Schiffman Lecture in Religious Studies

Dr. D. Newell Williams

Dr. D. Newell Williams speaks about the Disciples of Christ and Higher Education.


By Whitney Dreier


Fort Worth, Texas is home to the National Cowgirl Museum and Hall of Fame, the Stockyards Championship Rodeo and Pawnee Bill’s Wild West show. But Cowtown is more than a window to the past; it’s also home to the Brite Divinity School at Texas Christian University, which, according to its website, “educates women and men of diverse backgrounds for the ministry and witness of Jesus Christ in the church and world.” No boots, hats or cattle experience required.

Dr. D. Newell Williams is a professor of modern and American church history and the president of Brite. On Oct. 25, he comes to Dorsey Chapel on Columbia College’s main campus to present his lecture “The Liberating Arts and Sciences: Disciples of Christ and Higher Education.”


The event is part of the Schiffman Lecture in Religious Studies series, which draws noted scholars to Columbia College to lecture on the influence of religion in politics, culture and education. Guests can meet Williams at a book signing at 10:30 a.m. (he is the author of A Spiritual Biography and Ministry Among Disciples: Past, Present, and Future, which are available in the main campus bookstore); the lecture follows at 11 a.m.

“Having known of the College and the Schiffman lectures for many years, I am eager to spend some time on campus and to become personally acquainted with this college community,” Williams says in anticipation of his visit. “Though I have never spent any significant amount of time on the Columbia College campus, I like the college town feel of Columbia.”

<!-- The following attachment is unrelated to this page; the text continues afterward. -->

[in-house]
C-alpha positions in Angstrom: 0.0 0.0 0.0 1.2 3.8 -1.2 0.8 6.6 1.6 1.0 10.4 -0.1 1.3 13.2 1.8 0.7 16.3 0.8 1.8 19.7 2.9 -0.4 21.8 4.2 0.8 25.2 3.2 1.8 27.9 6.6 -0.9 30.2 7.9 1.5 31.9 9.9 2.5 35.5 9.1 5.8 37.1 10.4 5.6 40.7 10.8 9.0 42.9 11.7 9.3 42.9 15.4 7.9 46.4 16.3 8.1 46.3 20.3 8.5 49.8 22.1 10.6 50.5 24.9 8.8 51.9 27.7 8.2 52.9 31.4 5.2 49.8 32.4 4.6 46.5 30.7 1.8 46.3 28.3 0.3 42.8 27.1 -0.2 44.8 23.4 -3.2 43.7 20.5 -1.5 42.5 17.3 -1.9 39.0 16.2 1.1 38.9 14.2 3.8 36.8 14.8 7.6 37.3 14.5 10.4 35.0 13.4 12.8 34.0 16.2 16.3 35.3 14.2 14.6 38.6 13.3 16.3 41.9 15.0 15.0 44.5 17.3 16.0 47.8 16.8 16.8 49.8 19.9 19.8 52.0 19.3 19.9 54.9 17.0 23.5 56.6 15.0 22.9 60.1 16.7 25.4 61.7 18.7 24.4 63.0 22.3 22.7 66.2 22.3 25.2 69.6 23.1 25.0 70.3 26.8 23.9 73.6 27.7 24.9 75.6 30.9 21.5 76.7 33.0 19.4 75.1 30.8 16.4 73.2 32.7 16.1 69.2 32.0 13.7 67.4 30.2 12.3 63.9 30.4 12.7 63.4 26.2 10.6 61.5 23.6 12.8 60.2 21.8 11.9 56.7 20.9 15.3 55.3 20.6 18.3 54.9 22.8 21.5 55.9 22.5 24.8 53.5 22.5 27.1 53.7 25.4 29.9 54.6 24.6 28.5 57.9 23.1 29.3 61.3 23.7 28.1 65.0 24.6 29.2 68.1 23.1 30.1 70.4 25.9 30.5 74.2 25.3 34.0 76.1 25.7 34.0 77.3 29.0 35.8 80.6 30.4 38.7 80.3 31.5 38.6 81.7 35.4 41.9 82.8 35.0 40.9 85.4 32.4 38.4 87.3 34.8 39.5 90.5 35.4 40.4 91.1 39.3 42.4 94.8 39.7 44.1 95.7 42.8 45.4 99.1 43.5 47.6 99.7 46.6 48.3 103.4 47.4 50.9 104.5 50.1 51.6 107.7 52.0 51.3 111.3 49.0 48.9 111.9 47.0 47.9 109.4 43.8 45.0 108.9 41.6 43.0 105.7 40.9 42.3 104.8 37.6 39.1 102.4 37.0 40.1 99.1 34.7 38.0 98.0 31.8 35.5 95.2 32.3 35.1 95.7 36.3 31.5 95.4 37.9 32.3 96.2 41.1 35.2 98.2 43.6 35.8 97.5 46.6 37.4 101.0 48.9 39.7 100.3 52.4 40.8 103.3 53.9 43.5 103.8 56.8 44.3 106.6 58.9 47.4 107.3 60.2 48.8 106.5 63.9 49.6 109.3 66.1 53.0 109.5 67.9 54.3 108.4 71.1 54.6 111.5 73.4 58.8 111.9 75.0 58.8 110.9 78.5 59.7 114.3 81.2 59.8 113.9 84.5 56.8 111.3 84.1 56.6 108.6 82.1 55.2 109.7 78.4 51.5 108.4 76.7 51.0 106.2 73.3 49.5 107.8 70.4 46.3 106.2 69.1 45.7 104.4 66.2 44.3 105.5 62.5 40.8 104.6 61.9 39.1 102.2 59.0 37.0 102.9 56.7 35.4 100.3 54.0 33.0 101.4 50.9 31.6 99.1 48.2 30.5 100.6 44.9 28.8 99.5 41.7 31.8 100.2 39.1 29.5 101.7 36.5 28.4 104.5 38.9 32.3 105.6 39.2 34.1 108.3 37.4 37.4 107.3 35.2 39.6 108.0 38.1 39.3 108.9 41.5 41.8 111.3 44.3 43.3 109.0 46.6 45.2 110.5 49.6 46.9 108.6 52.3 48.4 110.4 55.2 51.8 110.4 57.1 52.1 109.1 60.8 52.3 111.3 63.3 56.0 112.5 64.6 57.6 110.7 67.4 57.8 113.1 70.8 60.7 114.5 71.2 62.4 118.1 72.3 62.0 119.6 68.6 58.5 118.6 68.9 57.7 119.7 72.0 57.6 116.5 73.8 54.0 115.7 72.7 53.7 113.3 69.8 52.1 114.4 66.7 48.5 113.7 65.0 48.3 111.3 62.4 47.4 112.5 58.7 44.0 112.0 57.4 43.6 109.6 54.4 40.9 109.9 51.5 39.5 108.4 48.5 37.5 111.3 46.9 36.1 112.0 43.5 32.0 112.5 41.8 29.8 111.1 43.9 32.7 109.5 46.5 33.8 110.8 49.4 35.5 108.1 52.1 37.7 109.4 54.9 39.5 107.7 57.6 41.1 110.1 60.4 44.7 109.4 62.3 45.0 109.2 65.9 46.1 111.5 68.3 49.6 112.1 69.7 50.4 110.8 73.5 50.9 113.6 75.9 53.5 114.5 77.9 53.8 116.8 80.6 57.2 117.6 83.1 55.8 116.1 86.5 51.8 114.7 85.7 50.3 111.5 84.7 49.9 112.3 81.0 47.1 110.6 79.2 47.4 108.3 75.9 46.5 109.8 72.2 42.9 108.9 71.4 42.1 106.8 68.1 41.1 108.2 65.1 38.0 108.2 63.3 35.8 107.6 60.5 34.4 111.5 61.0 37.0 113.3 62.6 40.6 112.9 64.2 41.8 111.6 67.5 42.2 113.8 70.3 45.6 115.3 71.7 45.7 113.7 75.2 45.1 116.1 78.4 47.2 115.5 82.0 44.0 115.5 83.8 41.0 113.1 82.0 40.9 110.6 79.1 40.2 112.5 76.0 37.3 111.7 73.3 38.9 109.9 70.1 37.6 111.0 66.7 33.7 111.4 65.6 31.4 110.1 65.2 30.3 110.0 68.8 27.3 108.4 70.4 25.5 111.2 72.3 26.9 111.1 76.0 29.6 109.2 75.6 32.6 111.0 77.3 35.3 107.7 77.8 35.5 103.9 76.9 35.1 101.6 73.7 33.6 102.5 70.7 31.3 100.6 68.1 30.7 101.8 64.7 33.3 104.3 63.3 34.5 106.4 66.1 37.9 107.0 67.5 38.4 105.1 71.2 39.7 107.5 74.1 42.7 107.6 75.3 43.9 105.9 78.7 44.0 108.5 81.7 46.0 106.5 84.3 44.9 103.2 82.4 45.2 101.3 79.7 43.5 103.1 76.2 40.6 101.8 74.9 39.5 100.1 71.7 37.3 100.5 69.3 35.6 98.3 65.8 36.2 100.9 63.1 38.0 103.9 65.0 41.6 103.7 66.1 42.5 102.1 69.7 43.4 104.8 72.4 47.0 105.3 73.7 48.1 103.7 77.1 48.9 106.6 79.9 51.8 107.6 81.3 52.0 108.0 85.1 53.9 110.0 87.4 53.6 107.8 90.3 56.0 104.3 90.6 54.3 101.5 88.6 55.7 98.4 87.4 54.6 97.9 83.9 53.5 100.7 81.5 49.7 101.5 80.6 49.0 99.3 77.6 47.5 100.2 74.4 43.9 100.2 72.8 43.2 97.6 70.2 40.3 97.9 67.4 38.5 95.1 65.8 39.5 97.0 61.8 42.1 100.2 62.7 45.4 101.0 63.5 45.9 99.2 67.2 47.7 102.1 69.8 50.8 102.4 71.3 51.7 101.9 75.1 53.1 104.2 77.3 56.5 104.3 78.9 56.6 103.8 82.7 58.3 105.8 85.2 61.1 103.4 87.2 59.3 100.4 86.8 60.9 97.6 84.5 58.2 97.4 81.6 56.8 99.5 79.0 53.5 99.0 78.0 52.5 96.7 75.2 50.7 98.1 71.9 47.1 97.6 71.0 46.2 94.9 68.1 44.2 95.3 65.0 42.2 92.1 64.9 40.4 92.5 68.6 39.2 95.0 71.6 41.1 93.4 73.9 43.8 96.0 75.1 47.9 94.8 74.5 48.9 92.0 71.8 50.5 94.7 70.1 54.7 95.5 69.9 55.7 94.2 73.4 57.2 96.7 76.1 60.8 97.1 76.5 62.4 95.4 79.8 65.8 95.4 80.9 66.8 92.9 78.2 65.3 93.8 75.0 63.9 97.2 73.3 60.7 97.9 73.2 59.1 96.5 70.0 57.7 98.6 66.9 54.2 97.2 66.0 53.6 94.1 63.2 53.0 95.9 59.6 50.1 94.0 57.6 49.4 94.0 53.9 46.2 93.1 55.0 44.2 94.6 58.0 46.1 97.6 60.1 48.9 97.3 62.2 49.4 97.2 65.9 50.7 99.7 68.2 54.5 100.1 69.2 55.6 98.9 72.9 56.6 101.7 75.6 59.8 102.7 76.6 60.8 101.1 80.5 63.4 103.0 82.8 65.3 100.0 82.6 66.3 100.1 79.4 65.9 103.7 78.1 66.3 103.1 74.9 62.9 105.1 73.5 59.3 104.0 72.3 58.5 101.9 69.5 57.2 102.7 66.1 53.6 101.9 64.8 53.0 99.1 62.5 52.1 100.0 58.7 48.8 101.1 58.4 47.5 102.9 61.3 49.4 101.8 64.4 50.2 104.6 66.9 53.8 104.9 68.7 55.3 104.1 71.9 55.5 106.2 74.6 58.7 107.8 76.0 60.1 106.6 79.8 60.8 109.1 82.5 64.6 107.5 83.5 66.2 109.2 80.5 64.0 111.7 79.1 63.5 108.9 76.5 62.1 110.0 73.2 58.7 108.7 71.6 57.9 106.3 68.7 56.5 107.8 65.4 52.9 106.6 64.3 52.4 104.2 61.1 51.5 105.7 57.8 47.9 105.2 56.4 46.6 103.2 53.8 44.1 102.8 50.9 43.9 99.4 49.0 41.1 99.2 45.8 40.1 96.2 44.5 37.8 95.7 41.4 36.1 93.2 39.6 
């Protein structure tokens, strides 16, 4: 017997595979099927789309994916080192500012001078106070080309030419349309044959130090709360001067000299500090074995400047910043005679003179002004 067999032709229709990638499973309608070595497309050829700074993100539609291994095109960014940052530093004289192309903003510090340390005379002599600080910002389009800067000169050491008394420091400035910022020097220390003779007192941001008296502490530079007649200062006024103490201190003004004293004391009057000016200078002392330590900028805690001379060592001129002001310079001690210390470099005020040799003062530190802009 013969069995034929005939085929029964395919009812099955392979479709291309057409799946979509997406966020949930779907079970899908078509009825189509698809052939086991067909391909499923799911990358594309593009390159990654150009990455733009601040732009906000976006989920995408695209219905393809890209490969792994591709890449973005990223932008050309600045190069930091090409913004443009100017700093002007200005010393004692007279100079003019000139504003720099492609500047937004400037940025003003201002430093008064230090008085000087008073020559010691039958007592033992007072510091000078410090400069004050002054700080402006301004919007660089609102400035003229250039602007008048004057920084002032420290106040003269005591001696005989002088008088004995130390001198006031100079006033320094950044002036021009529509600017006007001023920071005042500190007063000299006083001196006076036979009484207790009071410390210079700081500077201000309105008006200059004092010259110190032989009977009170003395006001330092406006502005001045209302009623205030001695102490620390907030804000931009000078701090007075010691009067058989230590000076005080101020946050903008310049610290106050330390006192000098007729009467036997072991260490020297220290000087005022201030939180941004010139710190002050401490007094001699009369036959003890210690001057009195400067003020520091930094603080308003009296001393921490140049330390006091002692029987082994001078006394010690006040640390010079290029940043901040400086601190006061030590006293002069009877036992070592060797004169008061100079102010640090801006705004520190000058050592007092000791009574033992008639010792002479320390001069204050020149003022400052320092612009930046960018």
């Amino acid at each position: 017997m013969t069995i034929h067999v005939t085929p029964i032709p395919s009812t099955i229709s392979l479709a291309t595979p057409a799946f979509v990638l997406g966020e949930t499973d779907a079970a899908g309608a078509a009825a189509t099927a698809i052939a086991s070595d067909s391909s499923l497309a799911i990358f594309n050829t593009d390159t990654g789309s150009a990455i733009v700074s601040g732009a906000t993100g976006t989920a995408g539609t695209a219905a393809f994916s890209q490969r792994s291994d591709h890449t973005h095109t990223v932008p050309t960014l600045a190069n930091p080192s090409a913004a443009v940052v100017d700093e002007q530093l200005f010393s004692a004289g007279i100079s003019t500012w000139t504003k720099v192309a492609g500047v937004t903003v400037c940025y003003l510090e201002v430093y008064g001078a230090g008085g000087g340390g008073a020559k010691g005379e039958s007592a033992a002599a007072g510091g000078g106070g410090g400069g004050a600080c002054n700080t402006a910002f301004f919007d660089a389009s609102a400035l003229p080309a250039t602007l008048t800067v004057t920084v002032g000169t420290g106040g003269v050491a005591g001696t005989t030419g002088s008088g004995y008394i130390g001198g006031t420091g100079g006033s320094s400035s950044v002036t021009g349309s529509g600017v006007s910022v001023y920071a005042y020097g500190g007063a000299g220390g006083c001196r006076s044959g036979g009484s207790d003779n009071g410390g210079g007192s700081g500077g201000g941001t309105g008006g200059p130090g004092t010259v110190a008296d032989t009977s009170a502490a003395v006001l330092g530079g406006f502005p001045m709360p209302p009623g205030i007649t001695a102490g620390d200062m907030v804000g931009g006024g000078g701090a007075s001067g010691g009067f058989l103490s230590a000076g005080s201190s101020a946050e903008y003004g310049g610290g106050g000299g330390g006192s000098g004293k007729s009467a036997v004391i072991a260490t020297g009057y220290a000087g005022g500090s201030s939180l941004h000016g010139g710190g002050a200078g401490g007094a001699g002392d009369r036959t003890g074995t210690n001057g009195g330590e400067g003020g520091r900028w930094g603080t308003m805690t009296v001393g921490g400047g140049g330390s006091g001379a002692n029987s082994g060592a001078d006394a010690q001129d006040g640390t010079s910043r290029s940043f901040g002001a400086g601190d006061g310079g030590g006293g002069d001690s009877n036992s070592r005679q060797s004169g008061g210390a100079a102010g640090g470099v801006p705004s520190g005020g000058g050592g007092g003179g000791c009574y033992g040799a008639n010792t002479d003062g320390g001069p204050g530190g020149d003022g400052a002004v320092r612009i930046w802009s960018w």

Williams has visited mid-Missouri previously, most recently to attend a service at the Broadway Christian Church where Brite Divinity School graduate Tim Carson is pastor. Williams presented a resolution from the Brite Board of Trustees expressing their appreciation for Carson’s service as a member of the Brite governing board. “Part of my liking for Columbia is surely related to friends and colleagues who have made it their home – many of whom, like Tim Carson, are graduates of Brite,” Williams says. “I hope to see many of these friends as the lecture on October 25.”

Williams will speak about the Disciples of Christ and higher education. “Assuming that there are many people at the College who know little about the Disciples of Christ, much less their commitment to higher education, I plan to briefly introduce this religious community and then to talk about the particular kind of higher education that they have historically sought to advance,” he explains. “As one of the earliest of the schools founded by members of this religious movement, Columbia College is a good example of the objectives of higher education that Disciples have advocated.”

The title of William’s lecture is a paraphrase of a quotation from one the founders of the Disciples of Christ, who referred to the ideal college curriculum as the “liberating arts and sciences.” 

Columbia College was founded in 1851 as Christian Female College by three Disciples of Christ preachers and has maintained a covenant with the church ever since. “I assume that an interest in the distinctive educational tradition that gave rise to the College would be of interest to faculty, staff, students, and members of the Columbia community who value the distinctive traditions and commitments of this school,” says Williams, noting that he is both “honored and humbled to have been asked to be this year’s lecturer.”

•    To learn more about Dr. Williams, click here.

•    To learn more about the Schiffman Lecture series, click here.

•    To learn more about the Pastoral Award, available to all Disciples of Christ church members who attend Columbia College, click here.

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